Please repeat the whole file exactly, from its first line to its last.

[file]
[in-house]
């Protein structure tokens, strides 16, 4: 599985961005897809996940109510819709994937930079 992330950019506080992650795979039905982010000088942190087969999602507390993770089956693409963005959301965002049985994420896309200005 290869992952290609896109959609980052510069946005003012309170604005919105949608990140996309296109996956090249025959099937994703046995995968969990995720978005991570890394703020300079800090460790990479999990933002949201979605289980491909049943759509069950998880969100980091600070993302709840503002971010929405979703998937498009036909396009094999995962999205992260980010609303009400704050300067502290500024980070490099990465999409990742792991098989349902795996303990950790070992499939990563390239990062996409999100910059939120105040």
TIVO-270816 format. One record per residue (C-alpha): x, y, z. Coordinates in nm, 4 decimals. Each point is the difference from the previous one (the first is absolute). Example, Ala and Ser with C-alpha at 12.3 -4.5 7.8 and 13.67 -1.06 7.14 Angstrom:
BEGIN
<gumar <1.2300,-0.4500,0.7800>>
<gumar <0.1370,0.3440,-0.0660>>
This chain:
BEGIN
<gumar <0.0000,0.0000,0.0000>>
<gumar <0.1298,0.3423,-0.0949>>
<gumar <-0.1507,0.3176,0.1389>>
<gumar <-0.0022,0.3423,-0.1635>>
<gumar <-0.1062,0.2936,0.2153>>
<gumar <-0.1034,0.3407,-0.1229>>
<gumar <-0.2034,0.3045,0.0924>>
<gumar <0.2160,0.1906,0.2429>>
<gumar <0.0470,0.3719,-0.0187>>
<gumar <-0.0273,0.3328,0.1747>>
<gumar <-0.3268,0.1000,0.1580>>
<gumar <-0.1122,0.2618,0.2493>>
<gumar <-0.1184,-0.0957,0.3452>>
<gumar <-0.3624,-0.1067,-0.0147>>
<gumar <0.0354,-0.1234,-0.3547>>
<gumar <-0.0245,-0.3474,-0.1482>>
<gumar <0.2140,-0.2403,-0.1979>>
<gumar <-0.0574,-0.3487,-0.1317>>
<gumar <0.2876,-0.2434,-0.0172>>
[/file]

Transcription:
[in-house]
């Protein structure tokens, strides 16, 4: 599985961005897809996940109510819709994937930079 992330950019506080992650795979039905982010000088942190087969999602507390993770089956693409963005959301965002049985994420896309200005 290869992952290609896109959609980052510069946005003012309170604005919105949608990140996309296109996956090249025959099937994703046995995968969990995720978005991570890394703020300079800090460790990479999990933002949201979605289980491909049943759509069950998880969100980091600070993302709840503002971010929405979703998937498009036909396009094999995962999205992260980010609303009400704050300067502290500024980070490099990465999409990742792991098989349902795996303990950790070992499939990563390239990062996409999100910059939120105040």
TIVO-270816 format. One record per residue (C-alpha): x, y, z. Coordinates in nm, 4 decimals. Each point is the difference from the previous one (the first is absolute). Example, Ala and Ser with C-alpha at 12.3 -4.5 7.8 and 13.67 -1.06 7.14 Angstrom:
BEGIN
<gumar <1.2300,-0.4500,0.7800>>
<gumar <0.1370,0.3440,-0.0660>>
This chain:
BEGIN
<gumar <0.0000,0.0000,0.0000>>
<gumar <0.1298,0.3423,-0.0949>>
<gumar <-0.1507,0.3176,0.1389>>
<gumar <-0.0022,0.3423,-0.1635>>
<gumar <-0.1062,0.2936,0.2153>>
<gumar <-0.1034,0.3407,-0.1229>>
<gumar <-0.2034,0.3045,0.0924>>
<gumar <0.2160,0.1906,0.2429>>
<gumar <0.0470,0.3719,-0.0187>>
<gumar <-0.0273,0.3328,0.1747>>
<gumar <-0.3268,0.1000,0.1580>>
<gumar <-0.1122,0.2618,0.2493>>
<gumar <-0.1184,-0.0957,0.3452>>
<gumar <-0.3624,-0.1067,-0.0147>>
<gumar <0.0354,-0.1234,-0.3547>>
<gumar <-0.0245,-0.3474,-0.1482>>
<gumar <0.2140,-0.2403,-0.1979>>
<gumar <-0.0574,-0.3487,-0.1317>>
<gumar <0.2876,-0.2434,-0.0172>>